By Deborah Goonan, Independent American Communities
One of my primary goals for IAC blog is to educate housing consumers about the political and commercial environment that adversely affects our personal freedom, health, happiness, and financial well-being.
That’s why I pass along and analyze news that goes well beyond HOA disputes over displaying the American flag, or videos of contentious Board meetings. Beyond the obvious problems with theft and embezzlement, blight and crime in failed communities, and visibly crumbling private roads and dams, I highlight less visible examples of taxpayer and housing consumer exploitation.
One dark corner of the financial and real estate industries: Innovative and sleazy collection methods for HOA assessments. The biggest trend in the past decade is to entice HOA Boards to sell homeowner and condo association liens to for-profit companies. That takes the Association off the hook for its uncollectible debt and generates some much needed fast cash. However, publicly traded corporate HOA debt buyers will then often push the limits of the Fair Debt Collections Practices Act. (FDCPA)
And there’s plenty of money to be made, since there are few regulations that cap collection of legal fees and surcharges that artificially inflate homeowner debt. Those high fees can quickly transform a relatively small lien of a few hundred dollars into thousands of dollars, making it next to impossible to repay, even on a payment plan.
What’s more, sometimes HOA liens arise from frivolous or even fraudulent circumstances. Selective enforcement is fairly common, as are homeowner disputes with their Association over fines, billing errors, and special assessments. There’s no real oversight, and most states will allow your HOA or COA full authority to assess and fine homeowners without limitation.
The problem is, when Owners’ Association liens remain unpaid, foreclosure often follows. Investors purchase undervalued homes and condos, often displacing owners or unsuspecting tenants.
Here’s a recent news release about LM Funding, a relatively new company that purchases liens of Association-Governed Residential Communities:
LM Funding Expands Community Association Funding Business to Illinois
The news release contains this description of the company:
About LM Funding America
LM Funding America, Inc., together with its subsidiaries, is a specialty finance company that provides funding to nonprofit community associations (Associations) primarily located in the state of Florida, as well as in the states of Washington and Colorado. The company offers funding to Associations by purchasing a certain portion of the associations’ rights to delinquent accounts that are selected by the Associations arising from unpaid Association assessments. It is also involved in the business of purchasing delinquent accounts on various terms tailored to suit each Association’s financial needs, including under its New Neighbor Guaranty™ program. The company was founded in 2008 and is based in Tampa, Florida. The company’s common shares and warrants trade on the NASDAQ Capital Market under the symbols “LMFA” and “LMFAW”.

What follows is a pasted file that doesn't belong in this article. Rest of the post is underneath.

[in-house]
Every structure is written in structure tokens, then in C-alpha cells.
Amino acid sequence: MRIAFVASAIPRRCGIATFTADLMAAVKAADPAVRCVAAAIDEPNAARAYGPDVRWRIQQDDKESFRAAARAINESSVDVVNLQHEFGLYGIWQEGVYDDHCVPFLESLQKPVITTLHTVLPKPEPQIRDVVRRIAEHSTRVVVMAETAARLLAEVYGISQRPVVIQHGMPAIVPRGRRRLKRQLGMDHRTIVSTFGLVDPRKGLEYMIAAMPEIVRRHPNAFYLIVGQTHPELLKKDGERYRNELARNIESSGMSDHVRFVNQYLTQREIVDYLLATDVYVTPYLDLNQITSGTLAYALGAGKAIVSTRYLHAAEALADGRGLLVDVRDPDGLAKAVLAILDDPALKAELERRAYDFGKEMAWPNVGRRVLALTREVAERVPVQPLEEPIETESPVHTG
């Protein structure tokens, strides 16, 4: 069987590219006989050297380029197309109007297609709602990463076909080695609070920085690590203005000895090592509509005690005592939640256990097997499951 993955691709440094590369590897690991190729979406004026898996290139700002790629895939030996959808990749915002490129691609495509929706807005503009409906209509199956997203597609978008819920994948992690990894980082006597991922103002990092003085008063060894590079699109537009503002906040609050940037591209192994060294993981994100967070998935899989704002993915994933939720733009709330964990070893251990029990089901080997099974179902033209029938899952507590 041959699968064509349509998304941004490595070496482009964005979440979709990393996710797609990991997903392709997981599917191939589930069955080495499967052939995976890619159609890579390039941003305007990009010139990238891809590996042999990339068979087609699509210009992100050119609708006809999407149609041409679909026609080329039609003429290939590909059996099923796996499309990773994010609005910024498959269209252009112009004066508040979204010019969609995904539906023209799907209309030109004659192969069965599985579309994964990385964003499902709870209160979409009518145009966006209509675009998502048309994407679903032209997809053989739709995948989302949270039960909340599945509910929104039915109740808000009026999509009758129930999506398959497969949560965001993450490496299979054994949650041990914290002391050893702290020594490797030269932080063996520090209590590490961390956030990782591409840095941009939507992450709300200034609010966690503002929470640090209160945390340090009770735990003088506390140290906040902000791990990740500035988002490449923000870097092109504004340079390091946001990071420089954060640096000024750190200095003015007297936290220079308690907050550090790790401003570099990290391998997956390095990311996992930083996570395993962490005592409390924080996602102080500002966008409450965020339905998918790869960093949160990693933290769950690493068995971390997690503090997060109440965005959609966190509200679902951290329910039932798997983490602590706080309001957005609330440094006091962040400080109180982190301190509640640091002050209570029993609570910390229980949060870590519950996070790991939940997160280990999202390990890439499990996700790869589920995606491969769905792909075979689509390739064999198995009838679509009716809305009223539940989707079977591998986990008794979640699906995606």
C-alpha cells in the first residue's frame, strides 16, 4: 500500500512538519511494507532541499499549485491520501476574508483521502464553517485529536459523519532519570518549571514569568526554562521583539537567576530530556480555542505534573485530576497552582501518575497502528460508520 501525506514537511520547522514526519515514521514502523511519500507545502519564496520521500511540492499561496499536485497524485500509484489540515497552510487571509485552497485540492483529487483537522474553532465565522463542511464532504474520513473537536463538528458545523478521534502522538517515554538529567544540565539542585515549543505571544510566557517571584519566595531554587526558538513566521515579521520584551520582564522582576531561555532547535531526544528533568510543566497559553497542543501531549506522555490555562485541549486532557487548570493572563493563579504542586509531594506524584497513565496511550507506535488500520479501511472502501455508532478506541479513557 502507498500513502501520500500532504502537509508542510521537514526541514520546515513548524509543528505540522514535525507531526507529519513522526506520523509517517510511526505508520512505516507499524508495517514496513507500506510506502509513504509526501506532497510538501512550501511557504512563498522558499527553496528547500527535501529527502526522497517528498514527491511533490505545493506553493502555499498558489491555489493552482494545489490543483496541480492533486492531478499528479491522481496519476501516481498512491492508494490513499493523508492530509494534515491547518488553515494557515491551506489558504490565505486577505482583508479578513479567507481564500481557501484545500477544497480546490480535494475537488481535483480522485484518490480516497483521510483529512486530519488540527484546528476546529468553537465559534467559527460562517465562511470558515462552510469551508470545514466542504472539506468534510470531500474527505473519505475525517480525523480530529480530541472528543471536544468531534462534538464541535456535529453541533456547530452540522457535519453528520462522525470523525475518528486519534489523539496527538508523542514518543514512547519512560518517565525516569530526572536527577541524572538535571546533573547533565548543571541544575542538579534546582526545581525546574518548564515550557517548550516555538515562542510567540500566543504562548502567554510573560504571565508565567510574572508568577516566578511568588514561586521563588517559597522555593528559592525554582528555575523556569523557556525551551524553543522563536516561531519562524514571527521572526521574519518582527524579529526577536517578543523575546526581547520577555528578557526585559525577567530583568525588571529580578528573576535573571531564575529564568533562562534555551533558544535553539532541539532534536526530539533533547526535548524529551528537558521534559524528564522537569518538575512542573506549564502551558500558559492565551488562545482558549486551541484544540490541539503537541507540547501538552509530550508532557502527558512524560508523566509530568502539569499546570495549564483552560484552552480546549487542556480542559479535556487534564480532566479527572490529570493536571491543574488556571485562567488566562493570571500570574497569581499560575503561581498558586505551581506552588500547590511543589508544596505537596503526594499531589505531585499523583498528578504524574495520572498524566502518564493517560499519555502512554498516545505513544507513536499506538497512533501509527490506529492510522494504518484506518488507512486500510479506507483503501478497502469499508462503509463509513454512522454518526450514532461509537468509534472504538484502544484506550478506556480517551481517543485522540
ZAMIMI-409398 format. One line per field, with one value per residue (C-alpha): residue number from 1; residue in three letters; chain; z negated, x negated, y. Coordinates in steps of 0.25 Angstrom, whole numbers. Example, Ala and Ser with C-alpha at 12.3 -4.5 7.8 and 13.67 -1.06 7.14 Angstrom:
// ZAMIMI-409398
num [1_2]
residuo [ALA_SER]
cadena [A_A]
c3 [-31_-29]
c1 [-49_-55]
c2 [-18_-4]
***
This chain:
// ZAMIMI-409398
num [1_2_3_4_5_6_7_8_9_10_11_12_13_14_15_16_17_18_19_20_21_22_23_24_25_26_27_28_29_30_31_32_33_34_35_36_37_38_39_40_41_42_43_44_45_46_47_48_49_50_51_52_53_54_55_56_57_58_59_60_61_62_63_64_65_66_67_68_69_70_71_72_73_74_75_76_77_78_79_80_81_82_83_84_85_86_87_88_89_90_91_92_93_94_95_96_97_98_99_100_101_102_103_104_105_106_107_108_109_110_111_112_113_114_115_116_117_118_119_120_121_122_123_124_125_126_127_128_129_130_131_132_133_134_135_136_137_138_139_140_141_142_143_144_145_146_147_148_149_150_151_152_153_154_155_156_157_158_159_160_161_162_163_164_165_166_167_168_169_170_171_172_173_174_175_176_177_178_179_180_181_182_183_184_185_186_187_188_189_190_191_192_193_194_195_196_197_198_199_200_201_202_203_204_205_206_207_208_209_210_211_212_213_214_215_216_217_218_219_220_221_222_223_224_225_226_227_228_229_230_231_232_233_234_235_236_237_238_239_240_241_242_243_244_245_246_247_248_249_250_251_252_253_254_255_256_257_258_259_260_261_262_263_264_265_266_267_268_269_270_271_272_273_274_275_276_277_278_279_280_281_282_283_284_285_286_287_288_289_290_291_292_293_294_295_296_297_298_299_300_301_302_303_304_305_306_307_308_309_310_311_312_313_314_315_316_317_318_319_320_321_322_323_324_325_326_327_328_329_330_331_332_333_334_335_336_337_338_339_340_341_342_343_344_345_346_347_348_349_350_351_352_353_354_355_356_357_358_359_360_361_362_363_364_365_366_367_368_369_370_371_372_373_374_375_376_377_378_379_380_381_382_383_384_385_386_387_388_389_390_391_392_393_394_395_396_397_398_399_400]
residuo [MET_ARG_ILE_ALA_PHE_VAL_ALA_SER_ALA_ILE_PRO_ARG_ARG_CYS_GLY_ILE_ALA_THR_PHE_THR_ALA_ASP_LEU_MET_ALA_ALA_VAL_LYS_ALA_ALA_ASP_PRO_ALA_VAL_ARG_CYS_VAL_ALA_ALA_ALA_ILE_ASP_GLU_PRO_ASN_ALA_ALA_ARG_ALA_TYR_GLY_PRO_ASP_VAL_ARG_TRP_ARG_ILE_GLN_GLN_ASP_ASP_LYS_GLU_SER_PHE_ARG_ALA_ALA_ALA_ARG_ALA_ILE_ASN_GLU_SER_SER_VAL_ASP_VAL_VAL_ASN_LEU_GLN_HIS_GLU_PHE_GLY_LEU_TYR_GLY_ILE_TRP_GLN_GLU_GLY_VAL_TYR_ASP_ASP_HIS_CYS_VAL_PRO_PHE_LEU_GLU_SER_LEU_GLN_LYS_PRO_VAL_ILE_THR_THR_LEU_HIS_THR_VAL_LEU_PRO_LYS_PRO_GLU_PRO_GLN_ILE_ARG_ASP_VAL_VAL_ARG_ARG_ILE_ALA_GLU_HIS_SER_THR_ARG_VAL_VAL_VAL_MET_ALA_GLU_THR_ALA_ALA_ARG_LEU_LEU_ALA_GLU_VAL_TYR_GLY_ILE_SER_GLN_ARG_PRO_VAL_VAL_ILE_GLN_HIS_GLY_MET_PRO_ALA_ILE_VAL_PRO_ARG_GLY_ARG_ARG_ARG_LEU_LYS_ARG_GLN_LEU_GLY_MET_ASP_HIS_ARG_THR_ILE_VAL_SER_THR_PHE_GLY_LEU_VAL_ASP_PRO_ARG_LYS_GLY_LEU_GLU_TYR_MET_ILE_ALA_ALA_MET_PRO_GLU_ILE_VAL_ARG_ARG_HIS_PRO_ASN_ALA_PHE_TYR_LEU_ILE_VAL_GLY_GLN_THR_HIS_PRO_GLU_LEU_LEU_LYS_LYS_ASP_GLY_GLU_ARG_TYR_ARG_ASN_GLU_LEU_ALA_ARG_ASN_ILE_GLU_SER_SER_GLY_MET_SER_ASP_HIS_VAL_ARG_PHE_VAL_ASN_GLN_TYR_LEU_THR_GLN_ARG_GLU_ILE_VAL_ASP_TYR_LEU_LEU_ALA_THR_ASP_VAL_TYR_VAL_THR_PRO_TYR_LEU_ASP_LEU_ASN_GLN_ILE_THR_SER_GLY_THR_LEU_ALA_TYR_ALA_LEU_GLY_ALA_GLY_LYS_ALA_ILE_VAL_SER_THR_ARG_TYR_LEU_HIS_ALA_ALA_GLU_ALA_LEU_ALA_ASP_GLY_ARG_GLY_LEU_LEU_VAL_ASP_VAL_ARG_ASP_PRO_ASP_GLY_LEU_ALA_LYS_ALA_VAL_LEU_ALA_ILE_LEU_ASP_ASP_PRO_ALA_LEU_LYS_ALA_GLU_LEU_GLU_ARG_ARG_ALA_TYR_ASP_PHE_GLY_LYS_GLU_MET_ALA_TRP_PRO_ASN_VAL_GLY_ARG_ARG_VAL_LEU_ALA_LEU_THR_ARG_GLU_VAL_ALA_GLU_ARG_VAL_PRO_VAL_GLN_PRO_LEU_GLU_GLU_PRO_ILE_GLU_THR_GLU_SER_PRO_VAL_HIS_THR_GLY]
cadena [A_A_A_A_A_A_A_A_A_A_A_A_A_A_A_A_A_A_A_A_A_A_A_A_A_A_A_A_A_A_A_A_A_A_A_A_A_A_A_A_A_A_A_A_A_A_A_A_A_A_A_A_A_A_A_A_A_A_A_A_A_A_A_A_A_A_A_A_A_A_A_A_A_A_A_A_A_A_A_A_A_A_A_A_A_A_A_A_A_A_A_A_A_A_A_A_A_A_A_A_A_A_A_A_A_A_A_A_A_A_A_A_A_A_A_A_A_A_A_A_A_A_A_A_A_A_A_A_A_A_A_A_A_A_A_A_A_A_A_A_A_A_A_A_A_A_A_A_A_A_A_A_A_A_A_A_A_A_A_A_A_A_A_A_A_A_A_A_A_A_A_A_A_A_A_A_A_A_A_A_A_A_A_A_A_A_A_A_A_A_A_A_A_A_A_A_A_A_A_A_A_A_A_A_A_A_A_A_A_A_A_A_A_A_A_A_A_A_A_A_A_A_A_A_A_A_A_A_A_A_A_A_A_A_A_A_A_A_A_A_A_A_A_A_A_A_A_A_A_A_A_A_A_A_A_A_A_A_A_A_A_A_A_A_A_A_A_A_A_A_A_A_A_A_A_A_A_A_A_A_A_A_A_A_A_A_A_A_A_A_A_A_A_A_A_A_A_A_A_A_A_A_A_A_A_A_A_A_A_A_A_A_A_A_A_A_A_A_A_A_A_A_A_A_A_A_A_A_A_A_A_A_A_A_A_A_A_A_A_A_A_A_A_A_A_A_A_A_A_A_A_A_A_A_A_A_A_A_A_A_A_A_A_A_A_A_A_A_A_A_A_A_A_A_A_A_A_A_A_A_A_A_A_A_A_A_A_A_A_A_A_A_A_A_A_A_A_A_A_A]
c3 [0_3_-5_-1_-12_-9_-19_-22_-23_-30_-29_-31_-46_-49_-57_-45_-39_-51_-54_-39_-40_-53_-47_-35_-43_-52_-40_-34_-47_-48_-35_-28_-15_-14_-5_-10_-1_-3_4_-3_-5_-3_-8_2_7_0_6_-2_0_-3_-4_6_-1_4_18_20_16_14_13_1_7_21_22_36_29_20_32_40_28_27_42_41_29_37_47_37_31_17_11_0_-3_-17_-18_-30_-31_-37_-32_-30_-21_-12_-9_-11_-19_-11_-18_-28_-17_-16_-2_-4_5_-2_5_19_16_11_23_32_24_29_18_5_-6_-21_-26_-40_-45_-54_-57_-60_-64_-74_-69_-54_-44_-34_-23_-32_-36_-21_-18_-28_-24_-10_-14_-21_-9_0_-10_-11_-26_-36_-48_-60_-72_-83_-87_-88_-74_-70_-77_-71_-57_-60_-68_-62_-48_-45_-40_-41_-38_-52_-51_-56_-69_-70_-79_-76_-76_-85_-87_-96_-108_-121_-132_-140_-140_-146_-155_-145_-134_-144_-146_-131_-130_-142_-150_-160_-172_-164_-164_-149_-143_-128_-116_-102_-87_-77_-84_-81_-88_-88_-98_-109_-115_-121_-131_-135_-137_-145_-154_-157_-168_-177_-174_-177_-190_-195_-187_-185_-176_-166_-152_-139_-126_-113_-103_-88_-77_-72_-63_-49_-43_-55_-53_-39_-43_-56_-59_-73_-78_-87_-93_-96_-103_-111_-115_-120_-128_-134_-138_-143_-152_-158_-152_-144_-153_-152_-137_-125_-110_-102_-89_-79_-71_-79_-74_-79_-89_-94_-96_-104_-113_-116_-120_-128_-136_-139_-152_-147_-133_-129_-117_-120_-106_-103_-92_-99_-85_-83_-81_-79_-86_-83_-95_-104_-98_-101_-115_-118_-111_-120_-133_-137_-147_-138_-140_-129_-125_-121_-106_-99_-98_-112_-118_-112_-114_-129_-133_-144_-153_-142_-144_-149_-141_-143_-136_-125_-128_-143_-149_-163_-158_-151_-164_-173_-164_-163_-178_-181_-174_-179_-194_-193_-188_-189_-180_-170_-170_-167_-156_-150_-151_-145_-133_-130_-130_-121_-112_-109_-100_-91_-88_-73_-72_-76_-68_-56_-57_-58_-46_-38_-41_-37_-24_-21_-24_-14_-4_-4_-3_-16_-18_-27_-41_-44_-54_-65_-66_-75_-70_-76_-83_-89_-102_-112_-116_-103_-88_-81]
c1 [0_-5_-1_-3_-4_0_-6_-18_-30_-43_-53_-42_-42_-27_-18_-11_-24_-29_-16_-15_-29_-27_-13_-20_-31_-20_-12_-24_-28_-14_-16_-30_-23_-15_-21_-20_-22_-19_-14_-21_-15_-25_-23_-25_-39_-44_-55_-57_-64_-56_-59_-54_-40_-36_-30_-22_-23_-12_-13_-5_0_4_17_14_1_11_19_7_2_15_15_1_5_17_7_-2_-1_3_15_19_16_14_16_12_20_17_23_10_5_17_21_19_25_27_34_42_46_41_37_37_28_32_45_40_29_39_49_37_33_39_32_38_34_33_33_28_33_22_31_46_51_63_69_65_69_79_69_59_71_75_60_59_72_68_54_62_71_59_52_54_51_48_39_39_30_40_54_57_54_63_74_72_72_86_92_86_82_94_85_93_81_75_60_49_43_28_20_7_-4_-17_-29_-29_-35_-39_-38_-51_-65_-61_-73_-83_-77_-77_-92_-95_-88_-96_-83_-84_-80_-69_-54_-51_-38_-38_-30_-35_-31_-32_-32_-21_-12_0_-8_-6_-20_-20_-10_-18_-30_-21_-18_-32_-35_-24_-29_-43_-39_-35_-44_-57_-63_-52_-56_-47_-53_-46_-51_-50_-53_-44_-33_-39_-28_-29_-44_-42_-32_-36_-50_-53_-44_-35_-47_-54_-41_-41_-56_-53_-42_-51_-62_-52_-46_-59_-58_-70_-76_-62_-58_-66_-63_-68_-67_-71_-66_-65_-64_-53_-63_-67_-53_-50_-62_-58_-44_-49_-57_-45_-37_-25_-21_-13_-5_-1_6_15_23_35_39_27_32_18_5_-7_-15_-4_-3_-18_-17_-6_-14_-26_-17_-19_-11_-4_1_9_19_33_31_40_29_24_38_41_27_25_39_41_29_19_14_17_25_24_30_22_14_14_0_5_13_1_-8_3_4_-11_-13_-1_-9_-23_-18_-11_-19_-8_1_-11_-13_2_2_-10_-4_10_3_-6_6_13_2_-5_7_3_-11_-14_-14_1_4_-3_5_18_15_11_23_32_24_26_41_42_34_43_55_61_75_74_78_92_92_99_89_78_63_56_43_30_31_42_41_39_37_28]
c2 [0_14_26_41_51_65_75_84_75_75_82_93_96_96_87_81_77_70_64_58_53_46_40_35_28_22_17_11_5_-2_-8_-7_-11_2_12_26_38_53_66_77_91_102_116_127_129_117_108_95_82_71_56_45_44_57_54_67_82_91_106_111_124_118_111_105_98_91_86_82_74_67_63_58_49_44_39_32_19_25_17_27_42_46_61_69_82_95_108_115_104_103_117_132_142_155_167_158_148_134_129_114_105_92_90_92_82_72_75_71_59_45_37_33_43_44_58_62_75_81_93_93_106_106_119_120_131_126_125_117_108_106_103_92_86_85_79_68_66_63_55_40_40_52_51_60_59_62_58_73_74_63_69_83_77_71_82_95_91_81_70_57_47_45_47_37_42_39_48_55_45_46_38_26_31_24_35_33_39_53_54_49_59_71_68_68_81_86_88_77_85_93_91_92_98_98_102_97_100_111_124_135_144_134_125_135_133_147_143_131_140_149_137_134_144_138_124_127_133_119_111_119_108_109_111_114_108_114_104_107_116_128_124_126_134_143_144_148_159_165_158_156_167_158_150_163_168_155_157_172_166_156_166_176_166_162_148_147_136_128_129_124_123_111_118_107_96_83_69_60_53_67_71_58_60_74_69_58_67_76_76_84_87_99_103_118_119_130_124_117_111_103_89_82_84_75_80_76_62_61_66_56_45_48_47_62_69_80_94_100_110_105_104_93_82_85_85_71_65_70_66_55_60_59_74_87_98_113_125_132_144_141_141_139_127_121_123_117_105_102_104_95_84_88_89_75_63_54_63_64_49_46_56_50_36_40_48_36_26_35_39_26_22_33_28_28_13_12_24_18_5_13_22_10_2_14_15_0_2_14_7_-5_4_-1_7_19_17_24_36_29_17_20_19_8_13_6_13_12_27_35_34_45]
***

Of course, the company does not mention that it is the target of lawsuits in Florida, as recently reported in the Tampa Bay Times by Susan Taylor-Martin:
Lawsuits attack business model of Tampa’s LM Funding
The firm — which buys the rights to collect delinquent homeowners association dues — is under attack in two lawsuits accusing it of illegal practices.
One suit, filed by a Miami condo association, alleges that LM Funding concocted a “criminally usurious lending scheme” that targeted struggling community associations.
The other suit, by a company that buys distressed assets, accuses LM Funding and its CEO, Tampa attorney Bruce Rodgers, of demanding payment of fees to which they are not entitled.
Both lawsuits seek status as class actions, a move that could vastly expand the number of plaintiffs trying to collect from LM Funding.
Some of you may wonder how state and local governments can allow companies such as LM Funding to exist, let alone conduct its business largely free of regulation.
The answer is simple: many local governments engage in the same behavior of selling off their tax liens to for-profit debt collection and finance companies. The Washington Post did an in-depth report on this practice in 2013.
Half the nation’s counties sell property tax bills to debt collectors
By Niraj Chokshi December 9, 2013
Local governments around the country are facilitating a practice that, in some cases, allows predatory debt collectors to seize people’s homes.
They do so by selling tax liens—a local government’s right to take a home over unpaid property tax bills—to third parties. In one extreme case, a man lost a nearly $200,000 home over a $134 debt. Last year, about half the nation’s counties put up about 1.6 million such liens for sale, usually to private investors. And those same local governments have done little to protect the homeowners involved, according to a Washington Post investigation.
Local laws do little to protect homeowners
Story by Alexia Campbell, Danielle DeCourcey
Published on December 8, 2013
Local governments placed tax liens on more than 1.6 million properties nationwide last year, but tax collectors from Illinois to Florida to New Jersey acknowledge there are few safeguards in local laws to prevent the private investors who bought them from taking advantage of distressed homeowners, according to a Washington Post study.
No wonder there’s essentially no regulation of HOAs and debt collection practices in so many states across the US. The bottom line is that, in some states, elected officials that favor any and all methods for collecting tax liens are akin to the fox watching the henhouse.